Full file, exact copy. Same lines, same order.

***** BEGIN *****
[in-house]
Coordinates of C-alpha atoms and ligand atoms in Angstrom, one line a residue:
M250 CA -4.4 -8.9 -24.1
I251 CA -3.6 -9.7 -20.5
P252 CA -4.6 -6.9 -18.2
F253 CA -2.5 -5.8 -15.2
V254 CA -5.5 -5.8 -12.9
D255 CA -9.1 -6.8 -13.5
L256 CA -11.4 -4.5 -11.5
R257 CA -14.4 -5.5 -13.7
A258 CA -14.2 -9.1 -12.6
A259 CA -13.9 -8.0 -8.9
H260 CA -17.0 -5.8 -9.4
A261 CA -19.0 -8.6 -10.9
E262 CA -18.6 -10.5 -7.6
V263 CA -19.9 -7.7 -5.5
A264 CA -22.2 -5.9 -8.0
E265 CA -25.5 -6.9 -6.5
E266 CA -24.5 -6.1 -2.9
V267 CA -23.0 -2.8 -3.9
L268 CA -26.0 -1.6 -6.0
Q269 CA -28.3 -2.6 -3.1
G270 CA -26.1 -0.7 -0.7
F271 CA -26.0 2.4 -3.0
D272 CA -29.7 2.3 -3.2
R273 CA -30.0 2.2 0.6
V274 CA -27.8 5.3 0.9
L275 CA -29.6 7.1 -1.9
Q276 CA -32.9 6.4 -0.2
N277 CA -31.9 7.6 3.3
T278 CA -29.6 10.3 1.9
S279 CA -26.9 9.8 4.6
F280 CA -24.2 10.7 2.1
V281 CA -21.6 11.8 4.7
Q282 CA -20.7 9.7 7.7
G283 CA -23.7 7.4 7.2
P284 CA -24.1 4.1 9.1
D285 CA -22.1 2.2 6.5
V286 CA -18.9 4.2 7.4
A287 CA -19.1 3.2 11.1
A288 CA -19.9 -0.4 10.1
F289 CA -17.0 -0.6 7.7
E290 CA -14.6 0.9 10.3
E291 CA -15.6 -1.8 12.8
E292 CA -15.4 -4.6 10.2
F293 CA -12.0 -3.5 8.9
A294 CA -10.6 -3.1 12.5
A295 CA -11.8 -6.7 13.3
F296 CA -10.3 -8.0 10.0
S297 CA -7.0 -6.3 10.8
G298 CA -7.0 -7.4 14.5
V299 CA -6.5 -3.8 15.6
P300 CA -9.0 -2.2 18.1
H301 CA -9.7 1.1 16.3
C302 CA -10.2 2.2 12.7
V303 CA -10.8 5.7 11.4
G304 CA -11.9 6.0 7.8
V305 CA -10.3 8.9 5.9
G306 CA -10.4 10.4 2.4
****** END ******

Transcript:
[in-house]
Coordinates of C-alpha atoms and ligand atoms in Angstrom, one line a residue:
M250 CA -4.4 -8.9 -24.1
I251 CA -3.6 -9.7 -20.5
P252 CA -4.6 -6.9 -18.2
F253 CA -2.5 -5.8 -15.2
V254 CA -5.5 -5.8 -12.9
D255 CA -9.1 -6.8 -13.5
L256 CA -11.4 -4.5 -11.5
R257 CA -14.4 -5.5 -13.7
A258 CA -14.2 -9.1 -12.6
A259 CA -13.9 -8.0 -8.9
H260 CA -17.0 -5.8 -9.4
A261 CA -19.0 -8.6 -10.9
E262 CA -18.6 -10.5 -7.6
V263 CA -19.9 -7.7 -5.5
A264 CA -22.2 -5.9 -8.0
E265 CA -25.5 -6.9 -6.5
E266 CA -24.5 -6.1 -2.9
V267 CA -23.0 -2.8 -3.9
L268 CA -26.0 -1.6 -6.0
Q269 CA -28.3 -2.6 -3.1
G270 CA -26.1 -0.7 -0.7
F271 CA -26.0 2.4 -3.0
D272 CA -29.7 2.3 -3.2
R273 CA -30.0 2.2 0.6
V274 CA -27.8 5.3 0.9
L275 CA -29.6 7.1 -1.9
Q276 CA -32.9 6.4 -0.2
N277 CA -31.9 7.6 3.3
T278 CA -29.6 10.3 1.9
S279 CA -26.9 9.8 4.6
F280 CA -24.2 10.7 2.1
V281 CA -21.6 11.8 4.7
Q282 CA -20.7 9.7 7.7
G283 CA -23.7 7.4 7.2
P284 CA -24.1 4.1 9.1
D285 CA -22.1 2.2 6.5
V286 CA -18.9 4.2 7.4
A287 CA -19.1 3.2 11.1
A288 CA -19.9 -0.4 10.1
F289 CA -17.0 -0.6 7.7
E290 CA -14.6 0.9 10.3
E291 CA -15.6 -1.8 12.8
E292 CA -15.4 -4.6 10.2
F293 CA -12.0 -3.5 8.9
A294 CA -10.6 -3.1 12.5
A295 CA -11.8 -6.7 13.3
F296 CA -10.3 -8.0 10.0
S297 CA -7.0 -6.3 10.8
G298 CA -7.0 -7.4 14.5
V299 CA -6.5 -3.8 15.6
P300 CA -9.0 -2.2 18.1
H301 CA -9.7 1.1 16.3
C302 CA -10.2 2.2 12.7
V303 CA -10.8 5.7 11.4
G304 CA -11.9 6.0 7.8
V305 CA -10.3 8.9 5.9
G306 CA -10.4 10.4 2.4